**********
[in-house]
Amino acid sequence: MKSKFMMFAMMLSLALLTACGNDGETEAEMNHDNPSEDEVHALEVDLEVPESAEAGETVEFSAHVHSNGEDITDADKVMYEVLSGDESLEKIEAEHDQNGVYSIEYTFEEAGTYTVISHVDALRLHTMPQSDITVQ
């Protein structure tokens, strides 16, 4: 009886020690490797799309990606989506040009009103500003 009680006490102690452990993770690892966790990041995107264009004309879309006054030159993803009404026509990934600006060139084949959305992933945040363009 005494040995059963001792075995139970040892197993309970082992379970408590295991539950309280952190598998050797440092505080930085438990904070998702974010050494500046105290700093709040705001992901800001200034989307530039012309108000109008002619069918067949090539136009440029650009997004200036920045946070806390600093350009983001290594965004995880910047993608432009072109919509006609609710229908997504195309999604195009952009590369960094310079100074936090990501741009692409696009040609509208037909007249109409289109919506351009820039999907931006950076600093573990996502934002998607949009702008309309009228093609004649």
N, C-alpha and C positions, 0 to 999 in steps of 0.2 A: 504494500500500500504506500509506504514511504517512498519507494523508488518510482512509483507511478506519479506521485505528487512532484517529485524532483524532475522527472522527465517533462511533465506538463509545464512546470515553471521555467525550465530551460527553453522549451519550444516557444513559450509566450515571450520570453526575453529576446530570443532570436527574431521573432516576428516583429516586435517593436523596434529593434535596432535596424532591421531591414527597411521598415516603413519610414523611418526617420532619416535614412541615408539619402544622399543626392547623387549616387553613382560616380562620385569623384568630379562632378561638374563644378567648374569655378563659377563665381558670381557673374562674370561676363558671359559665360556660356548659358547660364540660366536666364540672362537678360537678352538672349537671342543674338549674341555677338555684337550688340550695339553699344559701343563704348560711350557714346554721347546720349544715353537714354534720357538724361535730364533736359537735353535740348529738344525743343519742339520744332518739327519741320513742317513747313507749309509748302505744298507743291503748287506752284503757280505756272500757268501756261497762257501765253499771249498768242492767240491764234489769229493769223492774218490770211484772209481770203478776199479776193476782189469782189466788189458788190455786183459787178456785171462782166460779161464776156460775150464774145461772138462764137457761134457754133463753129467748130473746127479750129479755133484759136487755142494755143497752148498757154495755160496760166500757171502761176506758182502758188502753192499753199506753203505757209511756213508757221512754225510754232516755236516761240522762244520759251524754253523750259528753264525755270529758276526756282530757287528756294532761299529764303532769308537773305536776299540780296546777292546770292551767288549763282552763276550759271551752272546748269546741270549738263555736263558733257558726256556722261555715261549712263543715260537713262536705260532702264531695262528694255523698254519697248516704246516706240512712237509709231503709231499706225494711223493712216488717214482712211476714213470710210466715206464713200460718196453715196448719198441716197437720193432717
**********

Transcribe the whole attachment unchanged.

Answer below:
[in-house]
Amino acid sequence: MKSKFMMFAMMLSLALLTACGNDGETEAEMNHDNPSEDEVHALEVDLEVPESAEAGETVEFSAHVHSNGEDITDADKVMYEVLSGDESLEKIEAEHDQNGVYSIEYTFEEAGTYTVISHVDALRLHTMPQSDITVQ
């Protein structure tokens, strides 16, 4: 009886020690490797799309990606989506040009009103500003 009680006490102690452990993770690892966790990041995107264009004309879309006054030159993803009404026509990934600006060139084949959305992933945040363009 005494040995059963001792075995139970040892197993309970082992379970408590295991539950309280952190598998050797440092505080930085438990904070998702974010050494500046105290700093709040705001992901800001200034989307530039012309108000109008002619069918067949090539136009440029650009997004200036920045946070806390600093350009983001290594965004995880910047993608432009072109919509006609609710229908997504195309999604195009952009590369960094310079100074936090990501741009692409696009040609509208037909007249109409289109919506351009820039999907931006950076600093573990996502934002998607949009702008309309009228093609004649």
N, C-alpha and C positions, 0 to 999 in steps of 0.2 A: 504494500500500500504506500509506504514511504517512498519507494523508488518510482512509483507511478506519479506521485505528487512532484517529485524532483524532475522527472522527465517533462511533465506538463509545464512546470515553471521555467525550465530551460527553453522549451519550444516557444513559450509566450515571450520570453526575453529576446530570443532570436527574431521573432516576428516583429516586435517593436523596434529593434535596432535596424532591421531591414527597411521598415516603413519610414523611418526617420532619416535614412541615408539619402544622399543626392547623387549616387553613382560616380562620385569623384568630379562632378561638374563644378567648374569655378563659377563665381558670381557673374562674370561676363558671359559665360556660356548659358547660364540660366536666364540672362537678360537678352538672349537671342543674338549674341555677338555684337550688340550695339553699344559701343563704348560711350557714346554721347546720349544715353537714354534720357538724361535730364533736359537735353535740348529738344525743343519742339520744332518739327519741320513742317513747313507749309509748302505744298507743291503748287506752284503757280505756272500757268501756261497762257501765253499771249498768242492767240491764234489769229493769223492774218490770211484772209481770203478776199479776193476782189469782189466788189458788190455786183459787178456785171462782166460779161464776156460775150464774145461772138462764137457761134457754133463753129467748130473746127479750129479755133484759136487755142494755143497752148498757154495755160496760166500757171502761176506758182502758188502753192499753199506753203505757209511756213508757221512754225510754232516755236516761240522762244520759251524754253523750259528753264525755270529758276526756282530757287528756294532761299529764303532769308537773305536776299540780296546777292546770292551767288549763282552763276550759271551752272546748269546741270549738263555736263558733257558726256556722261555715261549712263543715260537713262536705260532702264531695262528694255523698254519697248516704246516706240512712237509709231503709231499706225494711223493712216488717214482712211476714213470710210466715206464713200460718196453715196448719198441716197437720193432717